To maintain that public confidence in the profession, individual physicians must possess sound self-confidence balanced with adequate humility and convey that to those they care for.

High workplace confidence has also been associated with high patient satisfaction ratings. A study by Katie Owen on exploring workforce confidence and patient experiences discovered that higher workforce confidence in the patient experience resulted in higher patient ratings[5] Physician leaders must therefore be confident in their ability to provide quality and cost-effective health care to our communities. Leaders must promote team and workplace confidence. They must effectively deal with every obstacle that undermines their skills and confidence in health system administration.  They must also foster confidence in health system administration and consciously promote physician team confidence and psychological safety in their workplace. Physician executives can elevate our health care systems to a domain of excellence resulting in public safety and excellent patient satisfaction.   Many physician chief executives successfully manage many high-performing organizations, including healthcare systems in North America.

Medical school trainers and supervisors of internationally trained physicians should appreciate the value of building the self-confidence of their trainees and be sensitive to promoting the confidence of their trainees during the process of training and/or supervision. Let us focus on constructive criticism of poor performance and appreciate and reward good performance. We must balance healthy criticism with coaching to help skill acquisition and improvement. Mentors should focus on building the self-confidence of their mentees and not destroy their self-esteem in the process of mentoring. 

When situations go awry, individual physicians should not lose their self-confidence, but rather learn from their failures. With humility, reflect on your weakness and grow that area of weakness and skills to improve future performance. Winners do not quit, and quitters do not win. Restore your self-confidence – do not throw it away! - and move on.

While it may on occasion be necessary to impose corrective measures, physician leaders must do this with room for restoration. Physician leaders who are health care administrators must be supportive and give opportunities for growth, personal self-improvement and repair of self-confidence of the physician experiencing struggle. Physician leaders must be proactive and put programs in place to boost the self-confidence of their team. Given the complexity surrounding our profession, physician leaders must understand that any physician, whether great or struggling today, is at the risk of losing self-confidence and as such, should create a culture of support to restore self-confidence. When things go wrong, we must all be humble to learn, be supportive and create an atmosphere of restoration.  Praising good performance, a warm thank you message, and creating an atmosphere of trust and self-reflection will promote self-confidence.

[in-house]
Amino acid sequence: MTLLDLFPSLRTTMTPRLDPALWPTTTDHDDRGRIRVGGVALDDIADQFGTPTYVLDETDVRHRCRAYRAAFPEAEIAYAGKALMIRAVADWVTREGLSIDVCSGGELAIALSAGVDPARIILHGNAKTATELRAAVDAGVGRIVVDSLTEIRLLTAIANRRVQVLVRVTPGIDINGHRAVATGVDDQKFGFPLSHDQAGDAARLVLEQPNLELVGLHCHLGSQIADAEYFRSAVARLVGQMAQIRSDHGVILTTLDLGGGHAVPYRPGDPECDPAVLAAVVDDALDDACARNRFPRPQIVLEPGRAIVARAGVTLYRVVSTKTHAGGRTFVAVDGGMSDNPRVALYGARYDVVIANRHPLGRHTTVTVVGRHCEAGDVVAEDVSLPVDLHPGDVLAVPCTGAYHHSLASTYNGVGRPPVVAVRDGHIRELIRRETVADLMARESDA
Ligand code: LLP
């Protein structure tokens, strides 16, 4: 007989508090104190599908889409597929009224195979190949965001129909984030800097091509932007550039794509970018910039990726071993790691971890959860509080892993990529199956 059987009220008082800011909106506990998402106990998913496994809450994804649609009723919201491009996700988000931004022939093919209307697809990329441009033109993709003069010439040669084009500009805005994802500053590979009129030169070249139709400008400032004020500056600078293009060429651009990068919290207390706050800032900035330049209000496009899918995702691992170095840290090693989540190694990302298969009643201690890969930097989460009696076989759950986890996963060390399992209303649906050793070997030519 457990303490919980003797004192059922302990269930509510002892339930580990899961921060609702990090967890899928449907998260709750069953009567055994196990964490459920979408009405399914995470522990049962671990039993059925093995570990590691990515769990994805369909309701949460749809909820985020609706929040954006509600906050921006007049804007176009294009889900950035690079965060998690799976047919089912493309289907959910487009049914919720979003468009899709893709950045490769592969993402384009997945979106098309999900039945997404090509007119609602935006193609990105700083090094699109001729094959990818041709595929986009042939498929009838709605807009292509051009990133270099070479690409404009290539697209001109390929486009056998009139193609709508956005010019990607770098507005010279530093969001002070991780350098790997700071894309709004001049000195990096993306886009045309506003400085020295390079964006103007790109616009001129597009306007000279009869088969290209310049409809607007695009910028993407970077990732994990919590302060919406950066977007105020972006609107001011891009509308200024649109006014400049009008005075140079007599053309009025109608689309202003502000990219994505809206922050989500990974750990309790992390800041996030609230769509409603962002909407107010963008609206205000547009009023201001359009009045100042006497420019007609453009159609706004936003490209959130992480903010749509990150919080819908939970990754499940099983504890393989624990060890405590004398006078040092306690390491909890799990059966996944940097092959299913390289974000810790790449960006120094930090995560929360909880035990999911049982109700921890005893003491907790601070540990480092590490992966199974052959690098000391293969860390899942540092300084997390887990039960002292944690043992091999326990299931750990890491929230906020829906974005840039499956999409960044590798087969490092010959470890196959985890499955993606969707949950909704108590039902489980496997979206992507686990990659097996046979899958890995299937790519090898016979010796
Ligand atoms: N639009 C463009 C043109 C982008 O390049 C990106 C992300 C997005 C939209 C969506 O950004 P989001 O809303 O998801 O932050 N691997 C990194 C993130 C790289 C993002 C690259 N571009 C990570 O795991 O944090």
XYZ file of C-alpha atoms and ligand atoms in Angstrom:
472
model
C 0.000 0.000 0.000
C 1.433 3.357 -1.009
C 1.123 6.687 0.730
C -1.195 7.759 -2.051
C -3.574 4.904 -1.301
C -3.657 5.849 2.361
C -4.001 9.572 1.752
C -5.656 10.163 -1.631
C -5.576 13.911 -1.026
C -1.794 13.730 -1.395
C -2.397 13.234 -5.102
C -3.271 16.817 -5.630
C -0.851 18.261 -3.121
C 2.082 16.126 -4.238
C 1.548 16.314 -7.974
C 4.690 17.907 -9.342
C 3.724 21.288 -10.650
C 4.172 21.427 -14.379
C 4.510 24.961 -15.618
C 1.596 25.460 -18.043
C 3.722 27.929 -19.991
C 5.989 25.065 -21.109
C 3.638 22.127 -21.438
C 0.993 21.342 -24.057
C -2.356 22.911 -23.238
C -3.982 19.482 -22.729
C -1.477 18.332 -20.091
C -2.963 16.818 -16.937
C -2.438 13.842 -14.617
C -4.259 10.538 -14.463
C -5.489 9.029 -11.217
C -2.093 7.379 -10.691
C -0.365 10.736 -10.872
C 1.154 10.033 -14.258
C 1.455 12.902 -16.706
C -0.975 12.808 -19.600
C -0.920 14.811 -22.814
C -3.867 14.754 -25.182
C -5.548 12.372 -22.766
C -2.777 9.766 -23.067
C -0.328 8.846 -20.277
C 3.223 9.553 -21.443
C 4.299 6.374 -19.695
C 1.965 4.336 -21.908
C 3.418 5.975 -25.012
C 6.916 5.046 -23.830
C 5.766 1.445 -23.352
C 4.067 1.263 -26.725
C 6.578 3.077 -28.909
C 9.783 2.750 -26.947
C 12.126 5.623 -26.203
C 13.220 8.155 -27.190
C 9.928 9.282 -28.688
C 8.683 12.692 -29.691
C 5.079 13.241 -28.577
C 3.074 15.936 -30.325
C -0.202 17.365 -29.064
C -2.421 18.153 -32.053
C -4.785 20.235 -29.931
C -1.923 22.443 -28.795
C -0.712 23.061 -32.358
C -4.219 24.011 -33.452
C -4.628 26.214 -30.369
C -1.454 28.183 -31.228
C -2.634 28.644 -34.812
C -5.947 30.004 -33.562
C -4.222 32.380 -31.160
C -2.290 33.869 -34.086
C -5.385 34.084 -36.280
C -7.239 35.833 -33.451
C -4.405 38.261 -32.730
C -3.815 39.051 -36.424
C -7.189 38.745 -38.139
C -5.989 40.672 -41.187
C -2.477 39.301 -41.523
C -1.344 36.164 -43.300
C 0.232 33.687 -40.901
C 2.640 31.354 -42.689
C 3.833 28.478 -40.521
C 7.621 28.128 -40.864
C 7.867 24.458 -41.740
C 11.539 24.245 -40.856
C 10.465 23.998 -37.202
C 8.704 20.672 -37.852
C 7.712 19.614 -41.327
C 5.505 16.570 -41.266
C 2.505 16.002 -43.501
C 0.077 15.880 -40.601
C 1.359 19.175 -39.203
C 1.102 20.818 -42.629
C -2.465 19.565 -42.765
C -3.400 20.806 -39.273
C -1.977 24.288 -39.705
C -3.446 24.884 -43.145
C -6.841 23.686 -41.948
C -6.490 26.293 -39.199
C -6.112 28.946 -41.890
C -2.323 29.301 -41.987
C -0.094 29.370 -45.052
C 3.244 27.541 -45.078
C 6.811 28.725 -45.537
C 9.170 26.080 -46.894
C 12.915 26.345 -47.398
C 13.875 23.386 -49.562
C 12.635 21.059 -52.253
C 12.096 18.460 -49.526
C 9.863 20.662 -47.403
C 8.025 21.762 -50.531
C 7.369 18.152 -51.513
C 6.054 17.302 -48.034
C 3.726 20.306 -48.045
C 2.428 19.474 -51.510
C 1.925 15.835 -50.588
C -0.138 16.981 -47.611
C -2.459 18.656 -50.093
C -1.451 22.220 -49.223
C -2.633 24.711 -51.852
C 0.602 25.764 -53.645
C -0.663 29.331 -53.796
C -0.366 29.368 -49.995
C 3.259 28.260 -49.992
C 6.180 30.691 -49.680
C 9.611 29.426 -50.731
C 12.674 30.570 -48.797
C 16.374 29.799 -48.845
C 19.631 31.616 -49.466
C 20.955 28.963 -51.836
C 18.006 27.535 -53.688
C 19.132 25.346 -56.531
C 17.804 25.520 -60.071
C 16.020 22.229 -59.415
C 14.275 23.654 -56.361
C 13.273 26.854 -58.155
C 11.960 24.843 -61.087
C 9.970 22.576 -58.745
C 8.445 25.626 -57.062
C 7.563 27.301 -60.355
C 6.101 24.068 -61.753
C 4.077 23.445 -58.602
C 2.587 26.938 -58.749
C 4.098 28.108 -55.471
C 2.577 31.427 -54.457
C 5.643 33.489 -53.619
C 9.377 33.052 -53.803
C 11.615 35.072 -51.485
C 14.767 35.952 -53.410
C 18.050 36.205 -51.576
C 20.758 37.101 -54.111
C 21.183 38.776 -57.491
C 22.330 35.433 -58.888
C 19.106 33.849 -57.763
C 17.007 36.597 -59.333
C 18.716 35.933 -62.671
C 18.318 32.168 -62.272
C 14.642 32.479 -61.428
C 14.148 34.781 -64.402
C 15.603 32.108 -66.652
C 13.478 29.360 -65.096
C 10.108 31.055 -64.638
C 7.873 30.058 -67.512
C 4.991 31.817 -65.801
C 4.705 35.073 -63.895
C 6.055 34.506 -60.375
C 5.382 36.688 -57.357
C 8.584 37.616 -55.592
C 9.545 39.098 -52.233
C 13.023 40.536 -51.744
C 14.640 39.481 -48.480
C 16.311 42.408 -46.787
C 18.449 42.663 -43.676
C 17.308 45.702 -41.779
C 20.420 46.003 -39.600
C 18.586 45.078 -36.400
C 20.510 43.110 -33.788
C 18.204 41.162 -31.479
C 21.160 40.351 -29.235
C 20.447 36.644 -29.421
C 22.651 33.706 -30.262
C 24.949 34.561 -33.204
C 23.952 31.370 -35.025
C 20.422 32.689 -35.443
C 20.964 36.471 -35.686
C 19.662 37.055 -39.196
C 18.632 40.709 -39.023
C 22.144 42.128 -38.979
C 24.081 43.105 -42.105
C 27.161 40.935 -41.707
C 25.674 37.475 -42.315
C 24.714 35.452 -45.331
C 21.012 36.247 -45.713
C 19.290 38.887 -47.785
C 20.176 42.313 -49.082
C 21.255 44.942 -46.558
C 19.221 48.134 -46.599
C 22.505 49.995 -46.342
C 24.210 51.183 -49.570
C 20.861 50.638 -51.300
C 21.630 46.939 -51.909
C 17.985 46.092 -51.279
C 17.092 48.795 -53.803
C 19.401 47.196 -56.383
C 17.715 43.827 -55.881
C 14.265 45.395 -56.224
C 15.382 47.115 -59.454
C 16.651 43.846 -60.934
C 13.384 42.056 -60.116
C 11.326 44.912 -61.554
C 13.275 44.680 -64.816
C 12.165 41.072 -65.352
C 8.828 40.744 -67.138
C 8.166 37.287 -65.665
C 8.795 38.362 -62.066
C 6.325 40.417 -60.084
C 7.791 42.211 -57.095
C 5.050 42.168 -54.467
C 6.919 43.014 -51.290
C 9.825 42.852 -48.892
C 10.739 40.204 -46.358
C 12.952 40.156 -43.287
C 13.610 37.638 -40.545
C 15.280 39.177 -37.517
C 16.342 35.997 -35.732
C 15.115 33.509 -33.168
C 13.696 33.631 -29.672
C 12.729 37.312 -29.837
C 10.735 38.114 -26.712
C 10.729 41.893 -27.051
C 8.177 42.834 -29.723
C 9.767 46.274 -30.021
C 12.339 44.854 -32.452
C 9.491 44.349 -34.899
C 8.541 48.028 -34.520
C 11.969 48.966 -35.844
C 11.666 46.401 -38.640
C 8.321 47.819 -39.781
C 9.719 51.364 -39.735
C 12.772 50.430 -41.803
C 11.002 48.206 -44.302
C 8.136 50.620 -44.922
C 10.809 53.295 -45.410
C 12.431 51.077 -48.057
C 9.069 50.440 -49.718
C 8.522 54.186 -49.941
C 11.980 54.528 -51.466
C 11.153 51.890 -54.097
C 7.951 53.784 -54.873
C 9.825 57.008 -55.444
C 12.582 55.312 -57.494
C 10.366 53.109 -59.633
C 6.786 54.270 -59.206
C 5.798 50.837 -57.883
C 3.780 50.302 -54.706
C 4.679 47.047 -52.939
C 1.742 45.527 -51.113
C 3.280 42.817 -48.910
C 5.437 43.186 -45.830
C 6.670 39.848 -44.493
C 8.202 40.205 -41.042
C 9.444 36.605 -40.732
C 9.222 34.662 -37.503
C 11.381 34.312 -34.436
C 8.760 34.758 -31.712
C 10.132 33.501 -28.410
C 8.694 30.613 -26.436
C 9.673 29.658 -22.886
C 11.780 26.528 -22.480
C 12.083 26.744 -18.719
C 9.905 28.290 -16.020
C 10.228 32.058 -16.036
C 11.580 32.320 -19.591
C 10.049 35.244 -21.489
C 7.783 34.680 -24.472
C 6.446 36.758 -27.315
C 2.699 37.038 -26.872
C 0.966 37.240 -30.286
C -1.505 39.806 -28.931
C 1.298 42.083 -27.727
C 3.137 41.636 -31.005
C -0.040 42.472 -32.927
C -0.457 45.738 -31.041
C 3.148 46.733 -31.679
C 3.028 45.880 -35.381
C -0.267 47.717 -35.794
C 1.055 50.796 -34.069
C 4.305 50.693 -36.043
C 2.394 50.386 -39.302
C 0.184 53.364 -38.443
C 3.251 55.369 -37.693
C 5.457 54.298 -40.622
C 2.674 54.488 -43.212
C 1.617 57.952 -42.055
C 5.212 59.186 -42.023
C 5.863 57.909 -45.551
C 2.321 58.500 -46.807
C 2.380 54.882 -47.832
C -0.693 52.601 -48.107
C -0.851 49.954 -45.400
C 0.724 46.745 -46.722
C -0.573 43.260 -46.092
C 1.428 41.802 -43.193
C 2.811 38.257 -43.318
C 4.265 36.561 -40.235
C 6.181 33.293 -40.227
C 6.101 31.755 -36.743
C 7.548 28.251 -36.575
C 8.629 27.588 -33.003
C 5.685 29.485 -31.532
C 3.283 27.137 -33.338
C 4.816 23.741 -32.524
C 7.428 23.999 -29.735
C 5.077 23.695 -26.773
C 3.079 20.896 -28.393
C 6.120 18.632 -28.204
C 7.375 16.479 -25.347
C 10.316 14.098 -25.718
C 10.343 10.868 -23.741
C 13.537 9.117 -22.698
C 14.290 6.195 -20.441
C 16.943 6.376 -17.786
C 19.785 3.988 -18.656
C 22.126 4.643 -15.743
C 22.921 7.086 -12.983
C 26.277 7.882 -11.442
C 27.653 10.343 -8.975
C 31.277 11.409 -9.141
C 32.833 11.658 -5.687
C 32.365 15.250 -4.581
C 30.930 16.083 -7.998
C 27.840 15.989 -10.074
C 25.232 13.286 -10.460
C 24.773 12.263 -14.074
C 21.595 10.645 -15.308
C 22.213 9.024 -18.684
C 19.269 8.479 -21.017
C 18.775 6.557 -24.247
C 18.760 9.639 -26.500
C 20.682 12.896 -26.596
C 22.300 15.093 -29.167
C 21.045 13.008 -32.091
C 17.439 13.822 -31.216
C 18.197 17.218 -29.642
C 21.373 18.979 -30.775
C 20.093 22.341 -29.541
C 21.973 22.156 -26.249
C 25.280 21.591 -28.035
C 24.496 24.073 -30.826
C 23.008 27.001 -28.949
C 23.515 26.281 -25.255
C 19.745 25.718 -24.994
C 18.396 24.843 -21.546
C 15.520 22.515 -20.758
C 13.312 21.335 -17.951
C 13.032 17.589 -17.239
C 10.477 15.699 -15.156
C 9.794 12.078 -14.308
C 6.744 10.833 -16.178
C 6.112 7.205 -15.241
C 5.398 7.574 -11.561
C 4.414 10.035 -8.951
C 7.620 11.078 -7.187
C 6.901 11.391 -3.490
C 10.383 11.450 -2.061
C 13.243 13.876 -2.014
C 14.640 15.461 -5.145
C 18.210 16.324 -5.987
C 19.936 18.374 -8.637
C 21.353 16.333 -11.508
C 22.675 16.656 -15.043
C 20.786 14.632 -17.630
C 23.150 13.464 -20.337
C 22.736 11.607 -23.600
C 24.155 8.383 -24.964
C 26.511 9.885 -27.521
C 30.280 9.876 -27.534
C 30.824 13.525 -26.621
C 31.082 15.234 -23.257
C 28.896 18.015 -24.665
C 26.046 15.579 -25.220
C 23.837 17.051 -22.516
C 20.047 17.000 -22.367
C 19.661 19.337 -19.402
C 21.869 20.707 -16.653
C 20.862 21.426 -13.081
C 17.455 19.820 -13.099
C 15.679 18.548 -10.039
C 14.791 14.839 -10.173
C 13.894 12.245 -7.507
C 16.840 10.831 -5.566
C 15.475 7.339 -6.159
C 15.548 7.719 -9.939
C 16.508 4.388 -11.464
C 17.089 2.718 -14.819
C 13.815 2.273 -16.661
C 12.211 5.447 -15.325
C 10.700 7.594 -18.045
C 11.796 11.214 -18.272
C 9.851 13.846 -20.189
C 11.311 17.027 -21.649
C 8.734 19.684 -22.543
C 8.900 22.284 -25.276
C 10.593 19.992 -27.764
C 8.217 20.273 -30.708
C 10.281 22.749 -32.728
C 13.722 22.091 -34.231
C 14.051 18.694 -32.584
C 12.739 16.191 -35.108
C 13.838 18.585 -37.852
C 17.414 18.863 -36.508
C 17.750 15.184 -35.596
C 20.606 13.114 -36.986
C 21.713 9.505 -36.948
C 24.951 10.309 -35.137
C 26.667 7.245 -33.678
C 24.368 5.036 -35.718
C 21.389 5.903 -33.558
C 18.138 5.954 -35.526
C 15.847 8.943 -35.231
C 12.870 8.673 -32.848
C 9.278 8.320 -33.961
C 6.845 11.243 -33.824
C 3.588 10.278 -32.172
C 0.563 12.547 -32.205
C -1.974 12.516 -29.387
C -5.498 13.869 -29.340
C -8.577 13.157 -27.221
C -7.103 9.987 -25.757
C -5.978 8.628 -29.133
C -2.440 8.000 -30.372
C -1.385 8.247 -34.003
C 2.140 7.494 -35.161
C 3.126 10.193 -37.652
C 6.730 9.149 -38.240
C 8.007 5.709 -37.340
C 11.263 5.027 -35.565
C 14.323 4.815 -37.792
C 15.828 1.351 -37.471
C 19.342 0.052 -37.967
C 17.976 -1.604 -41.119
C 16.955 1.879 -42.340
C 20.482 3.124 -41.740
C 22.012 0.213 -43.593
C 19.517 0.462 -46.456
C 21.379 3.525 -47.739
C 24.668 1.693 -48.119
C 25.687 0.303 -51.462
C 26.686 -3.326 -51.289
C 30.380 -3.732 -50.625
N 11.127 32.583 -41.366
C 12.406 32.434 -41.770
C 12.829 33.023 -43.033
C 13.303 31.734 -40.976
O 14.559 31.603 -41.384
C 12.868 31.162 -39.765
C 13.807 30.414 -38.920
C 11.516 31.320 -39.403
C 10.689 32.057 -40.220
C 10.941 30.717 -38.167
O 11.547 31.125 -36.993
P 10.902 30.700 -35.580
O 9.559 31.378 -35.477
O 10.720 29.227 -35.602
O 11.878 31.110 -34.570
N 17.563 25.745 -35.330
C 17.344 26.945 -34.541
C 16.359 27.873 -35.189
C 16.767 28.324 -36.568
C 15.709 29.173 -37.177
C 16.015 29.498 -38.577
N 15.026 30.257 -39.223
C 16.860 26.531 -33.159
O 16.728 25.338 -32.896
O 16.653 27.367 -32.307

When it happens to the leader of a medical team, loss of physician self-confidence affects the team confidence and leads to poor performance of the group. The ripple effect of loss of physician confidence is significant, therefore leaders and physician colleagues must work hard to promote and support the self-confidence of our physician providers. The tendency of destroying others' self-confidence to boost personal ego is counterproductive and contrary to healthy team confidence. Physicians and physician leaders must support one another to maintain professional self-confidence. Always treat your physician colleagues with respect and always do your best to boost their morale. This support will improve the future of medical practice, improve public safety, enhance team confidence and promote public confidence in the profession. 

Do not lose your confidence. It is one of the most important tools in your doctor’s kit.  With it, you can be a great administrator of our health care system.

[2] Kathy Oriel 1, Mary Beth PlaneMarlon MundtFamily medicine residents and the impostor phenomenon.  Fam Med . 2004 Apr;36(4):248-52.

[3] Michael GottliebArlene ChungNicole BattaglioliStefanie S. Sebok-SyerAnnahieta KalantariImpostor syndrome among physicians and physicians in training: A scoping review. MEDICAL EDUCATION IN REVIEWFebruary 2020 February 54(2): 116-24

[5] Katie M. Owens, Stephanie Keller, Exploring workforce confidence and patient experiences: A quantitative analysis. Patient Experience Journal 2018 5(1): 97-105 



    Dr. Olawale Franklin Igbekoyi is President (2021-present) of the Council of the College of Physicians  and Surgeons of Saskatchewan and a Family Physician practicing in Rosetown.